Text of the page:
A final decision on Malta’s prospective grey-listing by the parent organisation of the Council of Europe’s Moneyval, initially due on Tuesday, has been delayed, local media has reported.
According to reports in various outlets, members of the Financial Action Task Force (FATF) are divided over whether or not to grey-list Malta, in a move which would make it the only EU member to ever end up on the list.
Evaluators met on Tuesday to give a recommendation, and will now convene a plenary session, made up of around 200 jurisdictions, to take the final decision, with a final vote set to take place on 23rd June 2021.
Whilst the reasons behind Malta’s failure are not immediately clear, with the jurisdiction widely having been expected to pass the assessment considering its awarding of a passing grade by Moneyval, one possible bone of contention could be Malta’s long-standing veto of the Macolin Convention.
According to a report in local media earlier in the week, the institutional deadlock imposed by the country at the Council of Europe’s parliament, over its definition of “illegal sports betting”, could be dropped.
One senior Government official is cited as suggesting the opposition might be dropped to comply, saying “we will probably have to bow our head and just get on with it”.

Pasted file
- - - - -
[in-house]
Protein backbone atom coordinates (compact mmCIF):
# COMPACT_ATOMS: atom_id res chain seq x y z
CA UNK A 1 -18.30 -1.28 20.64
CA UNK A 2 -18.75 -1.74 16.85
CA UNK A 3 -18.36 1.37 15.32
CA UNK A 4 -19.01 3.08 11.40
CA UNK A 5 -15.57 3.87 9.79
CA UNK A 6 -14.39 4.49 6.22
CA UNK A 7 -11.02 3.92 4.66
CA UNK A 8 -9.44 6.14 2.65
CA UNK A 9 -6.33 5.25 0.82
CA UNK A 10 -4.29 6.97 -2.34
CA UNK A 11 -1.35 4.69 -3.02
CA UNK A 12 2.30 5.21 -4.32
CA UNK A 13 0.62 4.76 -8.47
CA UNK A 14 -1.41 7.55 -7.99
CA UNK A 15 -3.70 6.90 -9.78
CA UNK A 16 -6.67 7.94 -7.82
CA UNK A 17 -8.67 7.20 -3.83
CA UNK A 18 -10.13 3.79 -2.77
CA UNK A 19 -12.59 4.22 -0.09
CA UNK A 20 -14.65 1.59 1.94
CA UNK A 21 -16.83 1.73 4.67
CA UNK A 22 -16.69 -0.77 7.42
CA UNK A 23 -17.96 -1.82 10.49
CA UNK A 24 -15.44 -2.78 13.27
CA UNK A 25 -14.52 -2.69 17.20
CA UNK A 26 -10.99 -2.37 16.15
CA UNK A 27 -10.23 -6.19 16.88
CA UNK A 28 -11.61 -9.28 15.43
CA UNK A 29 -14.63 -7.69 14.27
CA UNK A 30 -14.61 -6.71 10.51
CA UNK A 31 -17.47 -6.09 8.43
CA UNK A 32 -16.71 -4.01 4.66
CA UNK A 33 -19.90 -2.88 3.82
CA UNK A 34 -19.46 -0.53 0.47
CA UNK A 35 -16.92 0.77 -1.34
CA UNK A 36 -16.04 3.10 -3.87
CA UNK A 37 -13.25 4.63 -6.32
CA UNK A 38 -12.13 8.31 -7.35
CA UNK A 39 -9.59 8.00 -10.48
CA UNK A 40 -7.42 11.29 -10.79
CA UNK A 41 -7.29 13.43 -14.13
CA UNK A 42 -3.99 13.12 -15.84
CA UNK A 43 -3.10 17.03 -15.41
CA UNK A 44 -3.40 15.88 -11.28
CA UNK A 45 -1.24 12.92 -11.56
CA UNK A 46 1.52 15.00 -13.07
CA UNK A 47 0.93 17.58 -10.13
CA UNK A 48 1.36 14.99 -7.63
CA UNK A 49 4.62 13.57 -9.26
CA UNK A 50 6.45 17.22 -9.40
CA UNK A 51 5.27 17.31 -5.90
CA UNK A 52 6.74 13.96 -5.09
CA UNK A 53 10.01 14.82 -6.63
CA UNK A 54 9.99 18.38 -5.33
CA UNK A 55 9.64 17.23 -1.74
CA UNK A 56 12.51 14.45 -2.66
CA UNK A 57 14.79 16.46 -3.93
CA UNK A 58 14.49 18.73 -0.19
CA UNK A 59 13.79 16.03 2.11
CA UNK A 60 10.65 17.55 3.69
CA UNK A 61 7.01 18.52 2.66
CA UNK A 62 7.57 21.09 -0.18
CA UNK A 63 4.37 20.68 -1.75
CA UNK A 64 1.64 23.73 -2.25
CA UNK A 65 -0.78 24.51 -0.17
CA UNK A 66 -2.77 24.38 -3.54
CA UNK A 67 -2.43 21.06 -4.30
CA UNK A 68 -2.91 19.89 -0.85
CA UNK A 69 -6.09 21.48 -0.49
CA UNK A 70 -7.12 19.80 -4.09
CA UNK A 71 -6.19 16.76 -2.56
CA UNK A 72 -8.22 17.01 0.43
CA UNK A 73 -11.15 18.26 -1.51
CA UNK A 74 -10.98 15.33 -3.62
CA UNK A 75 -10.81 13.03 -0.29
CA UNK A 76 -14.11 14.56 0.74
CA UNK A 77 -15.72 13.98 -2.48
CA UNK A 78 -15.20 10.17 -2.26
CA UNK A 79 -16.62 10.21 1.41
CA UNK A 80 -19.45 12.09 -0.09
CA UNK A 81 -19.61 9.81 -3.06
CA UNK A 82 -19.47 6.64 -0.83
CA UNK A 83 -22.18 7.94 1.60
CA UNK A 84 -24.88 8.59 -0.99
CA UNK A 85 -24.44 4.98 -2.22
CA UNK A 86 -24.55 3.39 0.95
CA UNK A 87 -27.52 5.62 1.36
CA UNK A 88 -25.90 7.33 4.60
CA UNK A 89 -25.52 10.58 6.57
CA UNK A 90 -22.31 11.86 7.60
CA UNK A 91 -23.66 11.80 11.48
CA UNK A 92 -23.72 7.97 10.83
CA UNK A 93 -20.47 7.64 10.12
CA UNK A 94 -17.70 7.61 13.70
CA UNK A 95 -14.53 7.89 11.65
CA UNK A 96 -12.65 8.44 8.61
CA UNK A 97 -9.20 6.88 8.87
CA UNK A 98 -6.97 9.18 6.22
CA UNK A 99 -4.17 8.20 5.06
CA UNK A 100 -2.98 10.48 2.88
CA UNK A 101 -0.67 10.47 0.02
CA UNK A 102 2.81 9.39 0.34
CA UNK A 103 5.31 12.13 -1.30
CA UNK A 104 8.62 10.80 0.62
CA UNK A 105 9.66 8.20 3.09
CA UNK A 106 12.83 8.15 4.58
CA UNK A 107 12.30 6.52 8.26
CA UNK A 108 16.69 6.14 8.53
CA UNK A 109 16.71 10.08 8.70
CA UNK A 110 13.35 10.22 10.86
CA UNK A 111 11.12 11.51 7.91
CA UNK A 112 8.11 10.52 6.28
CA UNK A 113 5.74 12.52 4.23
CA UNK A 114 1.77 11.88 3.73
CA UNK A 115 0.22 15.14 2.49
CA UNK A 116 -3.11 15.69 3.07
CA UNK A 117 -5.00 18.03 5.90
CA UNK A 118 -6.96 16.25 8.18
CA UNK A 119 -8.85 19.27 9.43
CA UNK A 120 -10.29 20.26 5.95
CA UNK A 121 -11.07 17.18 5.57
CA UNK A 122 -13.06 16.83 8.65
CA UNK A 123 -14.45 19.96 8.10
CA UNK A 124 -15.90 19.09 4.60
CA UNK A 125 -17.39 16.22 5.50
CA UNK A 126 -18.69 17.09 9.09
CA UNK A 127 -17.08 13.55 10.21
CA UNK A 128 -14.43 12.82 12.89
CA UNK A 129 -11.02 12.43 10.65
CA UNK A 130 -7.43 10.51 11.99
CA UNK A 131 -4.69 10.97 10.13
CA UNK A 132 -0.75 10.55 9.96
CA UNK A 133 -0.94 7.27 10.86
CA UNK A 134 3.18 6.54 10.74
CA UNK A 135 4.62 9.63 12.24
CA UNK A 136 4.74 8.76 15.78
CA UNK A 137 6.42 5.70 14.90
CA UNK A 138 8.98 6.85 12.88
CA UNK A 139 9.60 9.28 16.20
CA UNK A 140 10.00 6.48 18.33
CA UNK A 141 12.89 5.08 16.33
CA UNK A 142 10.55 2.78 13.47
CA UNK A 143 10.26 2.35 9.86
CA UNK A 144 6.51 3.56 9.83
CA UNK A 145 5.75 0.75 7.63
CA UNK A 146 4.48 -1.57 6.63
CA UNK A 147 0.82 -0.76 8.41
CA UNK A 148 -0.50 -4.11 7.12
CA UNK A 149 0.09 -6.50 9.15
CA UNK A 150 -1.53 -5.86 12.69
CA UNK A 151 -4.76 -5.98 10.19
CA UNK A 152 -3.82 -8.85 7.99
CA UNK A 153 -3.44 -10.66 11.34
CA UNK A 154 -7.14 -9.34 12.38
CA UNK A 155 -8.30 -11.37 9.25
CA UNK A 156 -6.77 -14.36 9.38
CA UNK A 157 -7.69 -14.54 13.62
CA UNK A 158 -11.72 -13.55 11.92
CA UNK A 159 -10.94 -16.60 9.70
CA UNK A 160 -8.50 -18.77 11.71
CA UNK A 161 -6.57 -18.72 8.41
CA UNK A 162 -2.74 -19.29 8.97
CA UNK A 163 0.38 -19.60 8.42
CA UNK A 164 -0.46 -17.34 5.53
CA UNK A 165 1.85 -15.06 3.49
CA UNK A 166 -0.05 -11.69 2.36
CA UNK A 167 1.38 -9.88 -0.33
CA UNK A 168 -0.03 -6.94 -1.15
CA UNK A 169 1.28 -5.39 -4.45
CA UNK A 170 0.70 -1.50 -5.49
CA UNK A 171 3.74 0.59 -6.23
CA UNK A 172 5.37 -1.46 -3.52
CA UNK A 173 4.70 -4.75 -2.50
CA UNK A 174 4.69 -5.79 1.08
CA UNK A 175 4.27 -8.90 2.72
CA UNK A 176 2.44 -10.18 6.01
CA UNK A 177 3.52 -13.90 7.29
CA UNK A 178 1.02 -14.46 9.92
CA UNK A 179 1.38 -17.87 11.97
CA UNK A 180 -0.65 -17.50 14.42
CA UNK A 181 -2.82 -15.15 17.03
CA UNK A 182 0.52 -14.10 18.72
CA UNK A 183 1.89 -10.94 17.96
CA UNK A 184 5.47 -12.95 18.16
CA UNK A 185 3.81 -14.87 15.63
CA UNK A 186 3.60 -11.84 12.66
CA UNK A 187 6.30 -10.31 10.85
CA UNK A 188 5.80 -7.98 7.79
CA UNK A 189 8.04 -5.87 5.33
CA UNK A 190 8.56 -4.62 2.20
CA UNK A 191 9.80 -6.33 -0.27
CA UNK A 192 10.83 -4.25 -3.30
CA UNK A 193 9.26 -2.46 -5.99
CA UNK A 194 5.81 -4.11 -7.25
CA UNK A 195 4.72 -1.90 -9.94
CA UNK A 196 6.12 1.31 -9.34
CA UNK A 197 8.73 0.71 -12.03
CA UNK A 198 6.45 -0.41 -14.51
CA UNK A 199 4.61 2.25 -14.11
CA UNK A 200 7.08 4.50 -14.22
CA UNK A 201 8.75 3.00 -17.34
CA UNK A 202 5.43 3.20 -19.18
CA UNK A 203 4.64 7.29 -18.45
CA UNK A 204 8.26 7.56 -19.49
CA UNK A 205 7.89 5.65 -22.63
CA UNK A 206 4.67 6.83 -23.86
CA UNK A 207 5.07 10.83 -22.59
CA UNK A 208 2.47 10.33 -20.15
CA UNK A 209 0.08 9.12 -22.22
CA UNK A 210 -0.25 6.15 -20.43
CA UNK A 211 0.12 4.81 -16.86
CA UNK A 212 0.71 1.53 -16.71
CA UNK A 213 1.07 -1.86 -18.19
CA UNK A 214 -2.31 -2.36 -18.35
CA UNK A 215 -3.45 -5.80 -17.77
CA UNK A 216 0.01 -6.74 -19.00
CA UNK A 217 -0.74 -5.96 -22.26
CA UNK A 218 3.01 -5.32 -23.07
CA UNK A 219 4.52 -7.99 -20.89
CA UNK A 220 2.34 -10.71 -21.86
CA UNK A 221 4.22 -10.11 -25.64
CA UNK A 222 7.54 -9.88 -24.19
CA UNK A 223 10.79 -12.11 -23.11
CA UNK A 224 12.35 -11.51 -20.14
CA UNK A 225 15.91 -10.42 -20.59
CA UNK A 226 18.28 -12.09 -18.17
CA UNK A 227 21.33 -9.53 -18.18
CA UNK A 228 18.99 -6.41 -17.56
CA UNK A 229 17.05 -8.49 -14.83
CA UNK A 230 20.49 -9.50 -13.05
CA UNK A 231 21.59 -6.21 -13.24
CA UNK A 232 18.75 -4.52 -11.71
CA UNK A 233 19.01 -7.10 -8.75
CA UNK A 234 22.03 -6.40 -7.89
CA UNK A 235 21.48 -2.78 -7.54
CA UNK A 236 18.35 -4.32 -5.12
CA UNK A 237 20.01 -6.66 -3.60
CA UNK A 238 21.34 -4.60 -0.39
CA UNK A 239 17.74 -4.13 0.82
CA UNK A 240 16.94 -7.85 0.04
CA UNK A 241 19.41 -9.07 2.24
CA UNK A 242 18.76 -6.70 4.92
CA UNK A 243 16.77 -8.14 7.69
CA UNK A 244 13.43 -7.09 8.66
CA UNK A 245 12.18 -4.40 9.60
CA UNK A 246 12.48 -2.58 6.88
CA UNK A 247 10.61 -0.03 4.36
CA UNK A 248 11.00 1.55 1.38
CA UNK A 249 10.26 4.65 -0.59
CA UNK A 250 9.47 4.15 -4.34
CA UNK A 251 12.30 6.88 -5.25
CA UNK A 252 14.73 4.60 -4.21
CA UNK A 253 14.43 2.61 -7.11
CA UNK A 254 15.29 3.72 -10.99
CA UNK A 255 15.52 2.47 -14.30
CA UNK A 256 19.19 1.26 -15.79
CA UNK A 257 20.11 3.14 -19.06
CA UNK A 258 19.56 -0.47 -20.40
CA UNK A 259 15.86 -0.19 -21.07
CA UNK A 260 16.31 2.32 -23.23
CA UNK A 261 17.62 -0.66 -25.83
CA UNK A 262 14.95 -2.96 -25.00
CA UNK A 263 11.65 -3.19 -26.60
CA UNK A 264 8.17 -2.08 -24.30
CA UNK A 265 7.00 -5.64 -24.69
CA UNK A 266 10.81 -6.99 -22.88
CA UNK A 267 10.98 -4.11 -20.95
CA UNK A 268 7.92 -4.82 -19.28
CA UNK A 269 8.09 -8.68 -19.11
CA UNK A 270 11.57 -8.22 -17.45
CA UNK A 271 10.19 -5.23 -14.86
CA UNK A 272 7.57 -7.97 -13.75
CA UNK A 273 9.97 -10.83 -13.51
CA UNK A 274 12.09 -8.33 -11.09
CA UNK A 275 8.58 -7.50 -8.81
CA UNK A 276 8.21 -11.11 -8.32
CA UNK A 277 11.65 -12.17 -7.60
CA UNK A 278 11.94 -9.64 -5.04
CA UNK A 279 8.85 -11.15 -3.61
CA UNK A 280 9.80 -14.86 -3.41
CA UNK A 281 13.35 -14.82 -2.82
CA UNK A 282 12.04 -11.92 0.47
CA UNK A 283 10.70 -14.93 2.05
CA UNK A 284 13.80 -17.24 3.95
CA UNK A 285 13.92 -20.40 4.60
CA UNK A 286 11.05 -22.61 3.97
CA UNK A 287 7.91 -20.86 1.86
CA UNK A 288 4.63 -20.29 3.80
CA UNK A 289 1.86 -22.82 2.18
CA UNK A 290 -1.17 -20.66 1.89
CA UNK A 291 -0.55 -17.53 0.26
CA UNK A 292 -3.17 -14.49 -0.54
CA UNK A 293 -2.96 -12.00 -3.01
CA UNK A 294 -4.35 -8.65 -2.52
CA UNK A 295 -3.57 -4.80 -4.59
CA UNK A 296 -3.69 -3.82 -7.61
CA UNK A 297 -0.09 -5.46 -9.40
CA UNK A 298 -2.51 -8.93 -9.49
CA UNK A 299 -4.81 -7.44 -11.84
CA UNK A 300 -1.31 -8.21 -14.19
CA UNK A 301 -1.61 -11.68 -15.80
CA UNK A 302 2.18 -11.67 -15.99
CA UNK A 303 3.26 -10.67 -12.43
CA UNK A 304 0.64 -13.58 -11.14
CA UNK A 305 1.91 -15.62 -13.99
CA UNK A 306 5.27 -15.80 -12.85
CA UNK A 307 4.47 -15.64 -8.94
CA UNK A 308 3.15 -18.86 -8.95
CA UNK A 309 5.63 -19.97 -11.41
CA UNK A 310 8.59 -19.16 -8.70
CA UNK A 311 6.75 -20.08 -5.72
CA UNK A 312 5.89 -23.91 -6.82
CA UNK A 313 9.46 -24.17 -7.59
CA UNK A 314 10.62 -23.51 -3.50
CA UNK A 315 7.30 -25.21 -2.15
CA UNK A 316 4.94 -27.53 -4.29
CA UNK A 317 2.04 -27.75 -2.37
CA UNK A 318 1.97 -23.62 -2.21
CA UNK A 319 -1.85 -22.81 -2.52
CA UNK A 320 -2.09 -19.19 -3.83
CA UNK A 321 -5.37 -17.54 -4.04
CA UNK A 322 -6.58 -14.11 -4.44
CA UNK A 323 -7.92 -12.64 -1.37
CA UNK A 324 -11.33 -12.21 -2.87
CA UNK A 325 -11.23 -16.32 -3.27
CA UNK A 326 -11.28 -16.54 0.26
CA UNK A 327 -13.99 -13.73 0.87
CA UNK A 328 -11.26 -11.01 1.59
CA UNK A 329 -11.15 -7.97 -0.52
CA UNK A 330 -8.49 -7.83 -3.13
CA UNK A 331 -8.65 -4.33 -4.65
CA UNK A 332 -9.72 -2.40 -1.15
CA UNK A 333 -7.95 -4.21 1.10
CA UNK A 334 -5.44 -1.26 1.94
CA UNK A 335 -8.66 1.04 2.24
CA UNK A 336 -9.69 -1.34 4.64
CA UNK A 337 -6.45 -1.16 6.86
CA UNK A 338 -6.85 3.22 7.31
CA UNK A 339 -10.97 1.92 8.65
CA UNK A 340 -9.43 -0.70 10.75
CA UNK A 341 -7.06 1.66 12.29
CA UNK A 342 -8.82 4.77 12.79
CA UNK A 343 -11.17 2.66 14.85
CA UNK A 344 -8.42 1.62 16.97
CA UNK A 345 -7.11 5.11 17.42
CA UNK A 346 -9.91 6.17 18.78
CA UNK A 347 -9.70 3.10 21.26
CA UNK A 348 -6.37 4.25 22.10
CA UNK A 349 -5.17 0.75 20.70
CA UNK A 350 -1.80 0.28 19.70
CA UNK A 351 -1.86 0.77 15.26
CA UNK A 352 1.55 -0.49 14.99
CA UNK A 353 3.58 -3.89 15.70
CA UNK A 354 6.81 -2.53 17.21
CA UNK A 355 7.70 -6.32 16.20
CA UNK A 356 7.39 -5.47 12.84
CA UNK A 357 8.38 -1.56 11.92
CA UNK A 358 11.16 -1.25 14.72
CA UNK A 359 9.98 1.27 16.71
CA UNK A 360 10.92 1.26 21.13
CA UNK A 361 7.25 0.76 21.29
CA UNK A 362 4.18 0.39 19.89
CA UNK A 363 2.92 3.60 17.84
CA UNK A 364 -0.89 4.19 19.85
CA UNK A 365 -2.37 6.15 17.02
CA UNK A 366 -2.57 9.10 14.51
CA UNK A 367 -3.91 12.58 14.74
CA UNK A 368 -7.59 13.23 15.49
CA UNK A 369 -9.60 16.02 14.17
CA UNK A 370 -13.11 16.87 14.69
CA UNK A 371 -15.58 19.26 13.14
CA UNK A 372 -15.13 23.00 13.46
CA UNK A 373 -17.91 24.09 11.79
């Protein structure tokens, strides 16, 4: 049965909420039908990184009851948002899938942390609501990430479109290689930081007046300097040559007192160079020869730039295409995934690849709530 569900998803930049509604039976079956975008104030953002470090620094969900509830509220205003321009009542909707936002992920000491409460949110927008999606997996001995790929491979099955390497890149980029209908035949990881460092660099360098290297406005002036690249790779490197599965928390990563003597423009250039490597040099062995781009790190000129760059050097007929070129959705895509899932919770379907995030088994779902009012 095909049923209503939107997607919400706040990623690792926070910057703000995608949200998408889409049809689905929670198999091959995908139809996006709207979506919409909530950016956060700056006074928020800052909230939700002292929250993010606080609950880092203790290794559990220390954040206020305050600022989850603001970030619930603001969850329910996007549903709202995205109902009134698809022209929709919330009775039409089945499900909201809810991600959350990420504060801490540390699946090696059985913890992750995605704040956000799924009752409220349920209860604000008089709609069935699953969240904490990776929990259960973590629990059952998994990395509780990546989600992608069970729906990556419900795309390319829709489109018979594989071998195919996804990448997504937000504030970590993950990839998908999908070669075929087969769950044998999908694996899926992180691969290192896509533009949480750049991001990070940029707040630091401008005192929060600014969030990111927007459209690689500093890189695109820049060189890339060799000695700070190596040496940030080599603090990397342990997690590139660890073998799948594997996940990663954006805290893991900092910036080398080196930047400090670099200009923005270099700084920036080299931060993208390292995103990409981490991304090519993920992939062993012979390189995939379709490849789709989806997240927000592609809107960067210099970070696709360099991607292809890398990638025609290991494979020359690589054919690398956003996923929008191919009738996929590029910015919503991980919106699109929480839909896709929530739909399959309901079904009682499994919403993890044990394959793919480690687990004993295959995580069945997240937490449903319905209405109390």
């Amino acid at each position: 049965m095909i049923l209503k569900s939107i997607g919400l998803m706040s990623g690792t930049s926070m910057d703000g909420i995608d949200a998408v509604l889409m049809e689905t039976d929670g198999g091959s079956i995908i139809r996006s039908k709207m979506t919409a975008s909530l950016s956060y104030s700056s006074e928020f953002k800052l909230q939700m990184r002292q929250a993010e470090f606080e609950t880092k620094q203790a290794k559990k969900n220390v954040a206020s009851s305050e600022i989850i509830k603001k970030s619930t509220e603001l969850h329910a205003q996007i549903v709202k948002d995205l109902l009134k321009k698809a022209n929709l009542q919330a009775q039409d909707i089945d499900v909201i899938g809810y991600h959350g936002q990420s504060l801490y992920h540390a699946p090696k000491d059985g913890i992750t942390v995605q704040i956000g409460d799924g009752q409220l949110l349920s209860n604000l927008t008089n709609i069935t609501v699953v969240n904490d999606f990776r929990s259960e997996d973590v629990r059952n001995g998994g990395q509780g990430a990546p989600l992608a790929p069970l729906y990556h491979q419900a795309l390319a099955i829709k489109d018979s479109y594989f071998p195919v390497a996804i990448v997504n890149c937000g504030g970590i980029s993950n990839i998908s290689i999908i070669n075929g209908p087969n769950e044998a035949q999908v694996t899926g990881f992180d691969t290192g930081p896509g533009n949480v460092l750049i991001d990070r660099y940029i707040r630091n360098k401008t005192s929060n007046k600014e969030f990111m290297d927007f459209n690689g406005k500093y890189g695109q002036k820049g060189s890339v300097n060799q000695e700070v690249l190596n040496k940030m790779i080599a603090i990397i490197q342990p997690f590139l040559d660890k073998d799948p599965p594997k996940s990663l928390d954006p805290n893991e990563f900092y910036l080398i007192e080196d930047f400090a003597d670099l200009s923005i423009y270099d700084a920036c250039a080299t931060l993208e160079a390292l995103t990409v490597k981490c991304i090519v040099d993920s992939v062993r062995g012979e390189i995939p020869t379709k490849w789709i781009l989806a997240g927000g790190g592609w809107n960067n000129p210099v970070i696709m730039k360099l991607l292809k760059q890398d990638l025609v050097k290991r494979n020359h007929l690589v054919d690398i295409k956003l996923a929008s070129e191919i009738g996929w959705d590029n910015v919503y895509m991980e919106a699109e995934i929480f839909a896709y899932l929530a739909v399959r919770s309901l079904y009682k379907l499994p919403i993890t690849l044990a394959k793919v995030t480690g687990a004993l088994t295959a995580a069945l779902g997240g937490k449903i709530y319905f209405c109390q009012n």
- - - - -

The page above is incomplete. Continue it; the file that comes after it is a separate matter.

Should the convention come into force, it will likely mean that Malta-based operators will need to apply for licenses in each jurisdiction they offer their services in.
At next week’s plenary, delegates can either decide to grey list Malta or can ask another entity in the Council of Europe to carry out further monitoring on the country.
While grey listing does not necessarily imply any specific sanctions would be introduced, it does serve as a warning to Malta’s business partners and the wider international community that the country cannot be trusted.
This would likely seriously impact Malta’s ability to do business, and its appeal to foreign investors.
Considering the perception of iGaming as a high-risk industry by the international community, the effects of a grey-listing could be particularly pronounced on the industry in Malta.
Today’s action comes just a week after the Commission fined two operators owned by Kindred Group plc a combined £7.2 million (€8.9 million) and is the largest enforcement case taken on by the regulator
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